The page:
Milk, Dairy and Grain Market Commentary By Sarina Sharp, Daily Dairy Report
The bulls were put out to pasture this summer, grazing in paddocks far from LaSalle Street. But fall is here, and they are back home, enjoying a high energy ration. They frolicked through the dairy pits this week, pushing several markets to their highest price in months.
Costs are on the rise, which is weighing on farm margins and starting to slow growth in milk production. According to the Dairy Margin Coverage program’s income over feed calculation, the average dairy producer spent $12.45 on feed to produce 100 pounds of milk in August. That’s the highest national average feed cost since 2013, on the heels of the devastating 2012 drought. Even at eight-year highs, the index likely understates feed costs because it fails to account for this year’s stiff markups due to regional scarcity and expensive freight. Other costs are higher too. Wages and fuel are taking an especially big bite out of dairy producer incomes.
Rising expenses are pushing dairy producers to take a hard look at their less productive cows, and high beef prices make culling more attractive. Today, the beef check from a heavy cull cow will generally cover the cost of a springer to fill her stall. Dairy cow slaughter volumes are high and likely to remain so, which will continue to chip away at the massive milk-cow herd. That could slow growth in milk production in the months to come. But the weather has turned and milk yields are once again strong.
In Europe and Oceania, milk output has fallen short of year-ago volumes. European milk collections dropped 0.6% year-over-year in July, as the top five dairy nations logged deficits. Italy, Ireland, and Spain – ranked sixth, seventh, and eighth, respectively – are making more milk than last year, but they could not fully offset declines in Western Europe. The weather is partly to blame for the summer slowdown, but there are structural issues too. In Germany, France, and the Netherlands, some dairy producers are aging out of the business, and their younger peers are less inclined to expand amid higher costs and increasingly strict environmental regulations.
The season is getting off to a slow start down under. Australian milk collections fell 3.5% short of last year in July and dropped 3.7% in August. Across the Tasman Sea, New Zealand milk output was surprisingly weak in August, with collections down 4.2% year over year. Together, the Aussie-Kiwi deficit more than offset the increase in U.S. milk output in August. But New Zealand’s milk output likely improved in September, and South American production is going strong.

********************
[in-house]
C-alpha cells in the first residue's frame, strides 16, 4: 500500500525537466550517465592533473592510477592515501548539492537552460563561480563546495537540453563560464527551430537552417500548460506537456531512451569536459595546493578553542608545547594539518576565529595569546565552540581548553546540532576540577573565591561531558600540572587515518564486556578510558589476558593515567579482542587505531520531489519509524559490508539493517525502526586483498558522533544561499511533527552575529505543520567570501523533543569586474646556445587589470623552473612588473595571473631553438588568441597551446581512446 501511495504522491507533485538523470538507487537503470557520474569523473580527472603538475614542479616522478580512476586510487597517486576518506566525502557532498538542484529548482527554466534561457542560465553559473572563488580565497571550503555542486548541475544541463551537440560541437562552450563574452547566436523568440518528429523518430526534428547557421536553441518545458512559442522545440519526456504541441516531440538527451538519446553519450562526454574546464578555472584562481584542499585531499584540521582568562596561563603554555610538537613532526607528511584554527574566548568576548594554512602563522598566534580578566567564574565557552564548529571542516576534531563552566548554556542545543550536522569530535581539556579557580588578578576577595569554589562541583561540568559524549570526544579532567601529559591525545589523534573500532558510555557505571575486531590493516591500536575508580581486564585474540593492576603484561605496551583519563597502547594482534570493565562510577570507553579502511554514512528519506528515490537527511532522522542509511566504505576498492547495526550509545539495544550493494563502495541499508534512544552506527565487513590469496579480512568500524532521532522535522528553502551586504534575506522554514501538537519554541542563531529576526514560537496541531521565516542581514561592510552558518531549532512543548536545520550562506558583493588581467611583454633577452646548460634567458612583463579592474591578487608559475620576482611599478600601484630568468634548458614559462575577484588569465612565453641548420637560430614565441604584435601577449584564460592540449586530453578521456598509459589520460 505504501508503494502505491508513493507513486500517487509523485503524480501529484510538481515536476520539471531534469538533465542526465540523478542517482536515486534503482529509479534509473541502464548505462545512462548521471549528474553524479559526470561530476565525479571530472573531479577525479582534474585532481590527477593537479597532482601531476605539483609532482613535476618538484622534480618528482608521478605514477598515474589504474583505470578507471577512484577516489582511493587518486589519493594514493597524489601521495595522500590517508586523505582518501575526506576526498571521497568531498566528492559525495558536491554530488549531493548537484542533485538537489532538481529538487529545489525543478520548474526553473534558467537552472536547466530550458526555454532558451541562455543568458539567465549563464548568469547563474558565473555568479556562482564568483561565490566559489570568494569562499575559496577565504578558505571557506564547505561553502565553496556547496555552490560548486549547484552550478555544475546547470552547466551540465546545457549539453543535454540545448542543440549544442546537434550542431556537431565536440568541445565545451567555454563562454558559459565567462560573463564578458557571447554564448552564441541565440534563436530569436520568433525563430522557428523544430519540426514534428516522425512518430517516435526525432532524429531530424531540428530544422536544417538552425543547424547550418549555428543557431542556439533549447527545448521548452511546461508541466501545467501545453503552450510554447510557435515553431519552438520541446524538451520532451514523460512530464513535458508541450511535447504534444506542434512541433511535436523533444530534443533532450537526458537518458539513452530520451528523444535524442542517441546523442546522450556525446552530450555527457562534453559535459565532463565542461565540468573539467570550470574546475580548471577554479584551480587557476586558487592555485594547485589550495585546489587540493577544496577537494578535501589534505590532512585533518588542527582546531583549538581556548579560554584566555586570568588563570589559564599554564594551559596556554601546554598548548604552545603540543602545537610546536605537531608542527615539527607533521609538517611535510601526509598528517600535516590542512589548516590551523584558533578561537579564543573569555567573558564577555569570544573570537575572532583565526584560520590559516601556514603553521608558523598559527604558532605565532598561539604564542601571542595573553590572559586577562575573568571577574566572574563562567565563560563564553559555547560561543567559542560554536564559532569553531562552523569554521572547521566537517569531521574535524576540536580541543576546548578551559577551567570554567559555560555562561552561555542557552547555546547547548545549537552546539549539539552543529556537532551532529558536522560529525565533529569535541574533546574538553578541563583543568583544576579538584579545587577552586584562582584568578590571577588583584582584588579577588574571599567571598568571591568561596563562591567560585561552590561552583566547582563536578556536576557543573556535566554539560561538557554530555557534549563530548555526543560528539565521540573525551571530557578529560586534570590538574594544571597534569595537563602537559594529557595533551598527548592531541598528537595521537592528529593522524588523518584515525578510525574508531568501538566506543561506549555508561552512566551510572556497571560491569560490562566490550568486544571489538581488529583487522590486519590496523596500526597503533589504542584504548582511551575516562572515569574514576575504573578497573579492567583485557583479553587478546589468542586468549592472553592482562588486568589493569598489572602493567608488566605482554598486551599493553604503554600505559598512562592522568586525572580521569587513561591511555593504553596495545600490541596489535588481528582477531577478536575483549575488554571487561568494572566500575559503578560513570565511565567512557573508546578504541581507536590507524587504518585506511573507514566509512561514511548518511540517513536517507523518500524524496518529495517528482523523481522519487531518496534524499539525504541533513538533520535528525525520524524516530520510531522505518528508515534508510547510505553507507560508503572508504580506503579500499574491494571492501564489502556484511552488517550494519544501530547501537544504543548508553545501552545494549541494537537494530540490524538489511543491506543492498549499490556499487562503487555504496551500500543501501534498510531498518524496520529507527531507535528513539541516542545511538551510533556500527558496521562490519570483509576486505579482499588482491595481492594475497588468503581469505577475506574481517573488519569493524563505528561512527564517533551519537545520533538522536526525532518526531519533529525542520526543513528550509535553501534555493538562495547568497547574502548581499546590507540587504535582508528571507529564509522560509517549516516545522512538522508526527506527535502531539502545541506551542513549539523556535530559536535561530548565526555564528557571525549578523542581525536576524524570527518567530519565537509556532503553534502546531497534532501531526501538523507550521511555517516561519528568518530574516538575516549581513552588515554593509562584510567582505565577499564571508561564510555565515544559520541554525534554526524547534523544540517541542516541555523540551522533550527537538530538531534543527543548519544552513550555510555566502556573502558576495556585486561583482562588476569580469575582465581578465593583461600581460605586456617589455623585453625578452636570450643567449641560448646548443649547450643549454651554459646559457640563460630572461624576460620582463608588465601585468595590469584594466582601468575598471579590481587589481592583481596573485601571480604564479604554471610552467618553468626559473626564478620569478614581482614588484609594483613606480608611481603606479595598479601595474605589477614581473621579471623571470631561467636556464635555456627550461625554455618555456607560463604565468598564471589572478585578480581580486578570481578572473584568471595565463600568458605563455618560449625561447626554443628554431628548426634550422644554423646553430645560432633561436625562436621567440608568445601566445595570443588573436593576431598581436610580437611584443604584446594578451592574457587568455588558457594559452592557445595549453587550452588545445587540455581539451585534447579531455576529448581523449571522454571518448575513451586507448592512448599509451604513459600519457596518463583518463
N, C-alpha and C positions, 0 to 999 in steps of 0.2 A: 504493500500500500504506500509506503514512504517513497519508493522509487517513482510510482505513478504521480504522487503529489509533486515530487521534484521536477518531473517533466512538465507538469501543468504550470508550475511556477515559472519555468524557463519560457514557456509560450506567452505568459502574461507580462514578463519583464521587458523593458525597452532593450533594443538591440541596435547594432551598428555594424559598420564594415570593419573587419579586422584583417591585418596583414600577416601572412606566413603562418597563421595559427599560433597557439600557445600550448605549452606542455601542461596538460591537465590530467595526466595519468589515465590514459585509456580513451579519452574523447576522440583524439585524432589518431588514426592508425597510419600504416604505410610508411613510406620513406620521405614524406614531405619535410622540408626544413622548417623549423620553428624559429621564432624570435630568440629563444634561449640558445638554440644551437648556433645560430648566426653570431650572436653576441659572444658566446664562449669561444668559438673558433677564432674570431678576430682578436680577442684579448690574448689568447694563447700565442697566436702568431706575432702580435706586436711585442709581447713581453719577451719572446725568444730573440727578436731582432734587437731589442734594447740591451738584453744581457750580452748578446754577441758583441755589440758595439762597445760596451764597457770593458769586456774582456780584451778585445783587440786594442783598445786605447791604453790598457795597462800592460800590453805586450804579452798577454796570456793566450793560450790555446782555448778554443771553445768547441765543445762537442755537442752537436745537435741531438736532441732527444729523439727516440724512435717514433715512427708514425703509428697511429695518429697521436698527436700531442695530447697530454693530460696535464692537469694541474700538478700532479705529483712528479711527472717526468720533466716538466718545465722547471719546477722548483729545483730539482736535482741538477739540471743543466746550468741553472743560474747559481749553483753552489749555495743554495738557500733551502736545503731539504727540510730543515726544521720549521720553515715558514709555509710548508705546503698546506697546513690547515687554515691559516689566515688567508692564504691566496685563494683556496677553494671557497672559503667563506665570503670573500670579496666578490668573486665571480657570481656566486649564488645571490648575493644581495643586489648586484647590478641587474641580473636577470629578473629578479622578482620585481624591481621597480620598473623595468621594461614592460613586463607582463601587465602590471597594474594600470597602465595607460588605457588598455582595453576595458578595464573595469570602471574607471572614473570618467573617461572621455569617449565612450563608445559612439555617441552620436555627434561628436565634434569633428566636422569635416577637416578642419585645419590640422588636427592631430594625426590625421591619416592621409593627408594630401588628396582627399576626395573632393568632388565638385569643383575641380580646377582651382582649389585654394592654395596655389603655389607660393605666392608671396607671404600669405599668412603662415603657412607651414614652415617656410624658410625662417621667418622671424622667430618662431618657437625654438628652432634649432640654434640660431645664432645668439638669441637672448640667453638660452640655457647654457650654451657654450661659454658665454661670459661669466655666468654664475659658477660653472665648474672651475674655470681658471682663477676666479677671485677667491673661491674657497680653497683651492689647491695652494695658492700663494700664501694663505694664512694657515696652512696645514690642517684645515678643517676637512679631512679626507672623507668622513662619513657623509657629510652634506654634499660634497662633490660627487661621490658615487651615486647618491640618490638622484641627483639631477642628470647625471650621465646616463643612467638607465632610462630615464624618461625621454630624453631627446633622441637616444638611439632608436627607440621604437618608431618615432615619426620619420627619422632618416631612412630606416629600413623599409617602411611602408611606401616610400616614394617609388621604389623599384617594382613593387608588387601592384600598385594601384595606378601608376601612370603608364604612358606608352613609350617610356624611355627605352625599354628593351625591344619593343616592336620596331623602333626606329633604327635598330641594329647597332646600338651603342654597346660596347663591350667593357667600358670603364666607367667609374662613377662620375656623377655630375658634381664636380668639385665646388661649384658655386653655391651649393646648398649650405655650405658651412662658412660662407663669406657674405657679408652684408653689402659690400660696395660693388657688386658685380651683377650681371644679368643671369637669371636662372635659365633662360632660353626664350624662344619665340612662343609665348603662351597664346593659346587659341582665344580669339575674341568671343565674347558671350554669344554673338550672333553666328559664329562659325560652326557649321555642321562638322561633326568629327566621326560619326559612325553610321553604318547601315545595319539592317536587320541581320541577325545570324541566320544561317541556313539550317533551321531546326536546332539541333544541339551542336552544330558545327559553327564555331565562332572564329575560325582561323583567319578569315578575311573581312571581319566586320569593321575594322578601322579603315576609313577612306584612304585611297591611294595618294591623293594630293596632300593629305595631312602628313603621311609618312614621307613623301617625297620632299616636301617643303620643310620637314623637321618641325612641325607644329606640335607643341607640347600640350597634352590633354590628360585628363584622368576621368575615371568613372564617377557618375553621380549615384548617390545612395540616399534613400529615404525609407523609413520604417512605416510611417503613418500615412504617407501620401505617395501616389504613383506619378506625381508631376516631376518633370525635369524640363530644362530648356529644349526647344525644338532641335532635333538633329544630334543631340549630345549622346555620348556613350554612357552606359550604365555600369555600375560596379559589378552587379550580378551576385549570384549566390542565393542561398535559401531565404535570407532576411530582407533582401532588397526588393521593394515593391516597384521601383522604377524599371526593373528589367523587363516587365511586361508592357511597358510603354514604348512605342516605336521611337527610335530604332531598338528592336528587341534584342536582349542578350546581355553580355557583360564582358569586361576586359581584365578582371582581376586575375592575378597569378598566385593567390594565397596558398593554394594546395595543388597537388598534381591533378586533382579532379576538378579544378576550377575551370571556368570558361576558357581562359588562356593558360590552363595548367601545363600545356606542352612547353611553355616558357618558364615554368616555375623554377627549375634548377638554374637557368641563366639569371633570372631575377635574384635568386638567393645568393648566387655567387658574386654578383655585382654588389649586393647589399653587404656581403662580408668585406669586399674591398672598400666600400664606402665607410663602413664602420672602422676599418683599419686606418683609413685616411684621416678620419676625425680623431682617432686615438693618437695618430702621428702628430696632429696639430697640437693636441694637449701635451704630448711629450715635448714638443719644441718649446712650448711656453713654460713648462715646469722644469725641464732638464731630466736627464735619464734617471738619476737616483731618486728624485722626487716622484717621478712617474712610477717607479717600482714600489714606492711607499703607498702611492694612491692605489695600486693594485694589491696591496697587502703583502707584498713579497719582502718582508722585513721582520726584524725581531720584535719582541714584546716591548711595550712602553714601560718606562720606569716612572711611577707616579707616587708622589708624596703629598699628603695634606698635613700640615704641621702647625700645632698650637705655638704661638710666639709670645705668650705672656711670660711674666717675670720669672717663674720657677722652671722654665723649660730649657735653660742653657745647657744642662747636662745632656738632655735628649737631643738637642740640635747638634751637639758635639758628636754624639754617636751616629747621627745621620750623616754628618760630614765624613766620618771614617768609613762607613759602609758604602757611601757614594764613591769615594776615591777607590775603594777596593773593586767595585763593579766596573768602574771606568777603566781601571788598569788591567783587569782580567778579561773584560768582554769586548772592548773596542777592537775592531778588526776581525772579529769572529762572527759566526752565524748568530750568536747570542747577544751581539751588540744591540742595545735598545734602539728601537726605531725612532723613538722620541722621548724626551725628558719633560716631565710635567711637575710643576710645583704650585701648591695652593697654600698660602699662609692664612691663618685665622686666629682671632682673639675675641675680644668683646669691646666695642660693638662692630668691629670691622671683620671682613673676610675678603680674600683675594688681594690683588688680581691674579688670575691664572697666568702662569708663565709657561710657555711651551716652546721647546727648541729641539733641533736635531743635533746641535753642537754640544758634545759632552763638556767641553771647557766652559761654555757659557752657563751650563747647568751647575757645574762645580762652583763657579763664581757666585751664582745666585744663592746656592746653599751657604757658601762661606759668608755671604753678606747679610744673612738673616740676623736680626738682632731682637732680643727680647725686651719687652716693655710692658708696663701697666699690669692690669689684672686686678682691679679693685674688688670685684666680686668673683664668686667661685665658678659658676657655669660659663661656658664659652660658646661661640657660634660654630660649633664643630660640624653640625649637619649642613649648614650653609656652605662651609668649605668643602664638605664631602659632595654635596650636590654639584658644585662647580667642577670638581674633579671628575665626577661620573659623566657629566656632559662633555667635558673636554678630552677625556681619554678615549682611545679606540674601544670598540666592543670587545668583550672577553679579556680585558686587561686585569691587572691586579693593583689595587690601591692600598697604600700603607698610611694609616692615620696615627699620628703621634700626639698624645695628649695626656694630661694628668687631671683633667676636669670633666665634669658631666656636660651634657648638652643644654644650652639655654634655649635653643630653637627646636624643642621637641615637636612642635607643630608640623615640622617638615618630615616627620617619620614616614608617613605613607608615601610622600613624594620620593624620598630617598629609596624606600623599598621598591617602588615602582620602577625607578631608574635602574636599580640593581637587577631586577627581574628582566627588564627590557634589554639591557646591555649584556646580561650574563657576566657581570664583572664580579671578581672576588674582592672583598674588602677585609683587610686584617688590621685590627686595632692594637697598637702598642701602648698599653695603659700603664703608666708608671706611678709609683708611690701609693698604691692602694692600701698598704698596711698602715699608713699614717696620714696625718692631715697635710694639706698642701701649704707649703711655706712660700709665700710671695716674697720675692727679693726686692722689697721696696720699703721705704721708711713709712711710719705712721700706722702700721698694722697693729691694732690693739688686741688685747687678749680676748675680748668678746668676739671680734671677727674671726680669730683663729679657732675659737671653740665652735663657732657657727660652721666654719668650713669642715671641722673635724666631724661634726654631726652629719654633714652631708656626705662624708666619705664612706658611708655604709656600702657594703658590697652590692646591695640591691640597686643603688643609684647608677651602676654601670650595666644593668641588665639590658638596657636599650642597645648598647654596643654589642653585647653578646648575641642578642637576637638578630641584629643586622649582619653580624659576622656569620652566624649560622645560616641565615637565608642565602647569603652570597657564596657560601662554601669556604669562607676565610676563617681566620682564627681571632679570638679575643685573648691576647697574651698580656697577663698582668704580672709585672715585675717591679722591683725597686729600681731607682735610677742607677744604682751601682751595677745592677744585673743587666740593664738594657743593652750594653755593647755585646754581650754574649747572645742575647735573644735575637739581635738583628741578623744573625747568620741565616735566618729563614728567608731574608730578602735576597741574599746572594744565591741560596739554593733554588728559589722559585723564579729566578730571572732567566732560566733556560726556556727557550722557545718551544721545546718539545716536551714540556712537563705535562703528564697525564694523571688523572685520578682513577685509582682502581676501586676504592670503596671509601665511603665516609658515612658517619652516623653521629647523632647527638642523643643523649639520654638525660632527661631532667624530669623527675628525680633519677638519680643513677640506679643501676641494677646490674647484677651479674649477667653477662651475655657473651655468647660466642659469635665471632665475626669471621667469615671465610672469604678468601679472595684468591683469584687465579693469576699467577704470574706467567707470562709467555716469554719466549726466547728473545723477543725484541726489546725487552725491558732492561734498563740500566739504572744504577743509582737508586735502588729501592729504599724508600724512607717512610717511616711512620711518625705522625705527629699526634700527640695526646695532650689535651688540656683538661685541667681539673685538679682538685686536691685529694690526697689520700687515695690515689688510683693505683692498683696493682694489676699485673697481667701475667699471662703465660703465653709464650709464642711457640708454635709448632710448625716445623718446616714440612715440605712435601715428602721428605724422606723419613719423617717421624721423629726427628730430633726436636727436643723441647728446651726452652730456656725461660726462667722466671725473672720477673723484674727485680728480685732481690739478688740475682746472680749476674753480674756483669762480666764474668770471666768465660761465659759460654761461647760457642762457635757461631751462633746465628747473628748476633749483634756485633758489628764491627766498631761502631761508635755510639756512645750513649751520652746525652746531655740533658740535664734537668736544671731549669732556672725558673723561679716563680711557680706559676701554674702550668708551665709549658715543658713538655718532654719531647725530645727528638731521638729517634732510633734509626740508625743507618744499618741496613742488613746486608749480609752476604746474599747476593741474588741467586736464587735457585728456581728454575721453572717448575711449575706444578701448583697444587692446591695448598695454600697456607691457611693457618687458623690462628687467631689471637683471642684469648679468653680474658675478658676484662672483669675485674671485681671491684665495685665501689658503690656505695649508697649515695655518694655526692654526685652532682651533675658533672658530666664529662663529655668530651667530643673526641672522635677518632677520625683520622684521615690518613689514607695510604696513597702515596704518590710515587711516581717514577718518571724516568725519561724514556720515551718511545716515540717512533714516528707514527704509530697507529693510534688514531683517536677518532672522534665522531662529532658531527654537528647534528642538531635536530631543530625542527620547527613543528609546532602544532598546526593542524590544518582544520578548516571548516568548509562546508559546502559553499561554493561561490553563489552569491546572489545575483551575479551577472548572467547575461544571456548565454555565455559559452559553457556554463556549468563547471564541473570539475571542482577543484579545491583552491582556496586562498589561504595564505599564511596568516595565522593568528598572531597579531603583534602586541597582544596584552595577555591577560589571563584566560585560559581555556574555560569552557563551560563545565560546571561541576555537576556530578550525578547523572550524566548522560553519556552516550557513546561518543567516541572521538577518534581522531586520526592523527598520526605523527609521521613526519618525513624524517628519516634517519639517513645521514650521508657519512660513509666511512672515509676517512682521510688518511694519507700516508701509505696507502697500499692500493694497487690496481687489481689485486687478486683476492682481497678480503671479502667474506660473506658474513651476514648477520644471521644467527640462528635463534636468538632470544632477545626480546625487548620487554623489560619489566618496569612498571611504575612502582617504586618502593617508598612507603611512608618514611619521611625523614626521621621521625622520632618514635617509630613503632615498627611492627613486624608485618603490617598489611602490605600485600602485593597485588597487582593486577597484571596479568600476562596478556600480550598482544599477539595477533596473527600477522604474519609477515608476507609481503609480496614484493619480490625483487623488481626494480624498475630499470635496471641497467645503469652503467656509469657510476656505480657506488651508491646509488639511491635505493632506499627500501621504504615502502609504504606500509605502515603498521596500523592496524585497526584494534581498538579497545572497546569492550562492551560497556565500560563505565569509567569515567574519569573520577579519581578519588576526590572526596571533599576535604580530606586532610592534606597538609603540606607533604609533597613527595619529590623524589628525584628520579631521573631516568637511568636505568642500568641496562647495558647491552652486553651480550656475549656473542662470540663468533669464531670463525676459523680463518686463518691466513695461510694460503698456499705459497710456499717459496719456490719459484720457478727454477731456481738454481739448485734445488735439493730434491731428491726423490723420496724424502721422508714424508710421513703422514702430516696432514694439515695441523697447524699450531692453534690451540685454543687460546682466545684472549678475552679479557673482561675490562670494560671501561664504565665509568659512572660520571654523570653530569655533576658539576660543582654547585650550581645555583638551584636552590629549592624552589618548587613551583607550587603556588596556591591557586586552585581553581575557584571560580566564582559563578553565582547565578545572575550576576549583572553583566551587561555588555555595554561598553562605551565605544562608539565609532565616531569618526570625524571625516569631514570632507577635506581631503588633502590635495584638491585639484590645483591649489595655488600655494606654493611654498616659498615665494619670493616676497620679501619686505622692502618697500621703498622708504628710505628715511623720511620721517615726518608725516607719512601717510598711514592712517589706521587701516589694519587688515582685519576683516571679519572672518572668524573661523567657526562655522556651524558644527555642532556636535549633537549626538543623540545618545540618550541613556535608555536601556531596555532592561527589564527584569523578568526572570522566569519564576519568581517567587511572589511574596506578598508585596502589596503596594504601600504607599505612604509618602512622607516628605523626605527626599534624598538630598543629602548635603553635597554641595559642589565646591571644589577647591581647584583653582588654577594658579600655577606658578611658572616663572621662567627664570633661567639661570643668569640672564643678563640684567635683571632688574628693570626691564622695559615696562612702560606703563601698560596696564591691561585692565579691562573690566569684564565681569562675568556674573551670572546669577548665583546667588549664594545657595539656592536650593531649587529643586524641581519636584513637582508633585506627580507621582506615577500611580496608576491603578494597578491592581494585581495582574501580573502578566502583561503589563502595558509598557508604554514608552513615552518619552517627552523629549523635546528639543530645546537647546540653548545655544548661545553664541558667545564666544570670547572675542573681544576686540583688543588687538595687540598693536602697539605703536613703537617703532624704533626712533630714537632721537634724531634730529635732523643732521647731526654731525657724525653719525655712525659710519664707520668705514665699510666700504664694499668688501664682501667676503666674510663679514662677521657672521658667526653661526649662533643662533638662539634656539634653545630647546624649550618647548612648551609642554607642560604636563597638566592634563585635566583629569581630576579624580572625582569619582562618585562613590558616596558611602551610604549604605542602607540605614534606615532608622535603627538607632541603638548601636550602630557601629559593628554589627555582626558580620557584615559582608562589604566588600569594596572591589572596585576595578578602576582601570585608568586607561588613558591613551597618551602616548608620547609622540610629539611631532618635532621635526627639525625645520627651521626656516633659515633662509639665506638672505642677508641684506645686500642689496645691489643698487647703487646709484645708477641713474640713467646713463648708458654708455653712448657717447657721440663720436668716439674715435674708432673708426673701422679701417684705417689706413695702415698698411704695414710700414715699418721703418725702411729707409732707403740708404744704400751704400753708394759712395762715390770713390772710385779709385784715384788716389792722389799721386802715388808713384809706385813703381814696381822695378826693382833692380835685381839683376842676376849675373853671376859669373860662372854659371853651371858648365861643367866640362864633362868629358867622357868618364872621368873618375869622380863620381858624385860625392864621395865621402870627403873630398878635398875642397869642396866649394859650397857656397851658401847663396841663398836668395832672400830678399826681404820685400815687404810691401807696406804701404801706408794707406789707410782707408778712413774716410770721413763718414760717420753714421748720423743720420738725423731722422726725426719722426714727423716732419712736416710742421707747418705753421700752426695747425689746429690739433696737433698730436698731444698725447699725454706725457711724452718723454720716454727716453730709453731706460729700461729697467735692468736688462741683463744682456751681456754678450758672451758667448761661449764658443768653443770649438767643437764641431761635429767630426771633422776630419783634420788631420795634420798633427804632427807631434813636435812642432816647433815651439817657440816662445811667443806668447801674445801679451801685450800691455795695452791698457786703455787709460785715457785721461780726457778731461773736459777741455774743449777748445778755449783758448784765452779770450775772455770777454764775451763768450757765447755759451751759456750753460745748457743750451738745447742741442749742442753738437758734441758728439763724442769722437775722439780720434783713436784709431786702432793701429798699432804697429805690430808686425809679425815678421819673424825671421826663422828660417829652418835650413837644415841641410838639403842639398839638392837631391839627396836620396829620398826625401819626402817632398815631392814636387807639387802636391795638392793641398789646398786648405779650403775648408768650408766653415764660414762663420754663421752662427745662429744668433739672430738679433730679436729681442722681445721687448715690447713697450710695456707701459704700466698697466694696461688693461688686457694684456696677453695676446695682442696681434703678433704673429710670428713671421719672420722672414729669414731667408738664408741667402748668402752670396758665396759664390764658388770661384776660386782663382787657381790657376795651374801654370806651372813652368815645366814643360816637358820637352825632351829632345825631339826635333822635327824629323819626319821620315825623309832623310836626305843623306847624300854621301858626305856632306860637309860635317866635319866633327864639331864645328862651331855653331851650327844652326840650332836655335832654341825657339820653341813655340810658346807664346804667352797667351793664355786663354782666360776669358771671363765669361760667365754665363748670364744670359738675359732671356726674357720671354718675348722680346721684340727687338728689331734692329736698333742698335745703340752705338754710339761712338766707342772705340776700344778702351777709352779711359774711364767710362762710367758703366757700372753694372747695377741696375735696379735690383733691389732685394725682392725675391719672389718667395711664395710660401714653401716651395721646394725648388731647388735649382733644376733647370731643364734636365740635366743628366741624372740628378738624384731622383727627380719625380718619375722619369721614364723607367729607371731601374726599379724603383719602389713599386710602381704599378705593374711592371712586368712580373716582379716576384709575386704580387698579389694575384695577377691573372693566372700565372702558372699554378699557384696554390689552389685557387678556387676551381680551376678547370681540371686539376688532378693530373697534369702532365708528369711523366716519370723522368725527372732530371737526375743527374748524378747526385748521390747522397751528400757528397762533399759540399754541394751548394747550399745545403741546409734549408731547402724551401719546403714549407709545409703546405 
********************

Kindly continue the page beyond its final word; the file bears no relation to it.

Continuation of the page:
Hiccups overseas have made more room for U.S. dairy exports, which is keeping a bid under the milk powder market. CME spot nonfat dry milk (NDM) jumped 3.75ȼ this week to $1.3975 per pound, a seven-year high. USDA’s Dairy Market News reports that exporters expect higher prices will deter demand at some point, but it hasn’t happened yet. Although NDM is historically pricey, American milk powder is eminently affordable compared to foreign skim milk powder.
Butter makers are keeping product moving as retailers stock up for the holiday baking season. After scaled-down celebrations in 2020, Americans may feel a little more festive this year, which could boost cream, butter, and cheese sales. CME spot butter bounced back this week, climbing 2ȼ to $1.7475, smack-dab in the middle of the recent trading range. Advances in butter and milk powder lifted the Class IV markets. Fourth-quarter contracts closed at their highest values since June.
While the bulls had free rein of the whole dairy complex this week, they seemed especially lively in the cheese markets. CME spot Cheddar blocks leapt 14.25ȼ this week to $1.85 per pound. For the past four months, blocks have not been able to hold above $1.80 for more than a day or two at a time, but they logged three days above that mark this week. Barrels were similarly strong. They vaulted 14.5ȼ higher to $1.745.